Adobe MAX Adobe has unveiled Flash Player 10.1. Announced today at the company's MAX conference in Los Angeles, the product's most notable feature is that the full player - rather than a cut-down "lite" version - will be delivered to mobile devices and netbooks as well as for the desktop
No Apple iPhone yet. But supported mobile operating systems include Symbian S60, Google Android, Palm Web OS, and Windows Mobile 6.5. Actual devices with Flash 10.1 are promised for the first half of 2010 and will feature hardware acceleration for H.264 video on chipsets including Qualcomm’s Snapdragon and NVIDIA GeForce, ION, and Tegra as well as support for multi-touch gestures and accelerometers where present.
According to Adobe, Flash is used for 75% of video and 70% of games on the web, and the current version 10 has achieved 93% penetration. Riastats.com shows a more modest 81% for Flash Player 10, but it remains well ahead of rival runtimes such as Microsoft Silverlight and Sun Java.
In a separate announcement, Adobe says that Google is joining its Open Screen Project, dedicated to supporting Flash video everywhere. Google has been wary of Flash in the past, on the grounds that it is not part of the open web, but Sundar Pichai, VP of product management, now says that the Open Screen Project "supports our common goal to move the Web forward as a platform." This means we can expect Flash and probably AIR to feature in the forthcoming Chrome OS. But at the same time Google may still push for HTML 5 to take over some of the features for which Flash is used today.
Speaking at the Future of Web Applications conference in London last week, Opera’s Bruce Lawson said the "HTML 5...has been designed as an open standard and it competes with Flash and Silverlight. I believe that the web is too vital a platform to be in the hands of any one vendor," for which statement he was cheered by delegates.
Still, Flash is a remarkable runtime, HTML 5 is not yet done, and Adobe continues to extend its reach. Flash also features in Adobe LiveCycle ES2, also announced at MAX. Livecycle is a suite of 14 mainly server products, most of which began in the days before the merger with Macromedia that brought Flash alongside PDF. LiveCycle applications encompass functions including PDF generation, document rights management, document workflow, and content management. LiveCycle Data Services is middleware that connects Flash applications to Java application servers.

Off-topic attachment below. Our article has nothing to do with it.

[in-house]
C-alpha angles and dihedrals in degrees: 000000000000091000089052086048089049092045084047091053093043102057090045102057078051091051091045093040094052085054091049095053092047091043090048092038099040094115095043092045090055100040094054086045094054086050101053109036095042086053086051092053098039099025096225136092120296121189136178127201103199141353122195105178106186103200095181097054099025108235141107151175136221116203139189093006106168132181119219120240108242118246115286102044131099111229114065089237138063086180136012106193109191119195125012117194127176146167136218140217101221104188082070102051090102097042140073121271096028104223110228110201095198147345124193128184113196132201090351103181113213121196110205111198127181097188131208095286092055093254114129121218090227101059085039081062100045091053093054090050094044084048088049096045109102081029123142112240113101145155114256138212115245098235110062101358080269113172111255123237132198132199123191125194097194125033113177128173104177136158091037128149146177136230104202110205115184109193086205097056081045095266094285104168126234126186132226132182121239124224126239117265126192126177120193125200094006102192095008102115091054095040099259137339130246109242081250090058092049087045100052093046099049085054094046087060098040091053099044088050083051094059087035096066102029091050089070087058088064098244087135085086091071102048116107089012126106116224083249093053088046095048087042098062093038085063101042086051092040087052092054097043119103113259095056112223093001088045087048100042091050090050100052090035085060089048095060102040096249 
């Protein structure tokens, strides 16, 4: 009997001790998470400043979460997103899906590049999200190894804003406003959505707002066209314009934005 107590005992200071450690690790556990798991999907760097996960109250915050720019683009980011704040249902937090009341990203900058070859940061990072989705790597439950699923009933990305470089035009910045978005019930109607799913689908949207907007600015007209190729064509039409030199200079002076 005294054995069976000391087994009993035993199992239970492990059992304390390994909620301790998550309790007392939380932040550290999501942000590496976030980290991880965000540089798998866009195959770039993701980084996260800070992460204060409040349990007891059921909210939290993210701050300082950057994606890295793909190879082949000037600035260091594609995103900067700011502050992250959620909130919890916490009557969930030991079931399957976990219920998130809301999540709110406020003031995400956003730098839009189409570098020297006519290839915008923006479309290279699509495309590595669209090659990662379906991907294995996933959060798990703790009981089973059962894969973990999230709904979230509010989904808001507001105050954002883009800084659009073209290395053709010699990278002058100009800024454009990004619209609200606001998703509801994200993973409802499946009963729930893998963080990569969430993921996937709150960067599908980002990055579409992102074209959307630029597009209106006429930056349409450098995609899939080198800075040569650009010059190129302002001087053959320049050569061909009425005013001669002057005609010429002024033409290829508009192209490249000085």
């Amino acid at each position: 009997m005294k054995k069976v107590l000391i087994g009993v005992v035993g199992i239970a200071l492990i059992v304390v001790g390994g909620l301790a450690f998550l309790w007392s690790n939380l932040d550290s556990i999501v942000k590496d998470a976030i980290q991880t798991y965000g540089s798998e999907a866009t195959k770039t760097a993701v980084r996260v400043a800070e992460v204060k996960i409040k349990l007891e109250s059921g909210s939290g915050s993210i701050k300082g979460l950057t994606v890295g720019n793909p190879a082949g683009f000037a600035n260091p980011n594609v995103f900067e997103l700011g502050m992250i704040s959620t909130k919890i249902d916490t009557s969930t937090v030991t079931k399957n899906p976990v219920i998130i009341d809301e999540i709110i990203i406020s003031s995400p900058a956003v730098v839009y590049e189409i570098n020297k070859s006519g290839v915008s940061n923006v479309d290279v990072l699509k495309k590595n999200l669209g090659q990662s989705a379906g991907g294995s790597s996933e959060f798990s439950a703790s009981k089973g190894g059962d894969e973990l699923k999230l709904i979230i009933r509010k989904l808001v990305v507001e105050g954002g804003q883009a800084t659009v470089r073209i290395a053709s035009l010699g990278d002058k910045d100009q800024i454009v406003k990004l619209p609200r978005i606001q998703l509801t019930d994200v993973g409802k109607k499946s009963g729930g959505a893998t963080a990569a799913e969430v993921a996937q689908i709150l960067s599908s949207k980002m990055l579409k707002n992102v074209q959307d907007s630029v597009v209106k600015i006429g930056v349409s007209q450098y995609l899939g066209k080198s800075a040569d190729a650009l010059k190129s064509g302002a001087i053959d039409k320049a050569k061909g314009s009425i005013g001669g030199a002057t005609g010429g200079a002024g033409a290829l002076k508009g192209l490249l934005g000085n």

So what’s new in LiveCycle ES2? Adobe’s focus is on simplifying the creation of LiveCycle clients using Flash and PDF. Several pieces are involved. Mosaic is what Adobe calls a "composite framework," a set of configurable user interface panels, or tiles, which slot together to form a custom portal to LiveCycle services. Launchpad is an AIR application for delivering content such as secure documents. LiveCycle Workspaces receive workflow alerts and tasks on mobile devices. Adobe Application Modelling lets you build visual models on Livecycle classes and generate corresponding Flex code in Flash Builder 4, the forthcoming Eclipse-based Flex IDE.
Mosaic is a framework for creating tiled applications that access Adobe LiveCycle services
Adobe has a demo application which shows how all this might come together. In the demo, a customer of an online bank receives a secure PDF account statement, protected by Livecycle rights management. The statement is not a simple table of transactions, but a PDF portfolio including Flash charts to visualize the figures, and other Flash content marketing bank services – a kind of PDF junk mail.
Part of a PDF portfolio, this is Adobe’s demo of a rich bank statement including charts and Flash applications
PDF Portfolios are a feature of Acrobat 9 that allow multiple content types within a single PDF wrapper. The user clicks a life insurance ad within the PDF, which opens a quote request form. Submitting the form triggers an alert in the broker’s Mosaic application online, whereupon the quote is processed.
There is a bit more to the demo, but you get the picture: LiveCycle middleware driving rich clients and even applications running within PDF portfolios. Might these highly distributed applications be a nightmare to manage and debug? "That does present a challenge, but Adobe has tried to address is by significantly improving the diagnostics in not just LiveCycle, but also Flexbuilder 3 and Flash Builder 4, to cope with developing both for online and offline clients," says Will Cawthorne, an Enterprise Consultant at Adobe. But why not just make a web application?
"We can pull this information down to the customer instead of them having to come to our website," he says, adding that financial services companies are particularly keen to find new ways of getting "information" to their clients. It seems that if Adobe has its way, Flash marketing will be appearing in our documents as well as on the Web. ®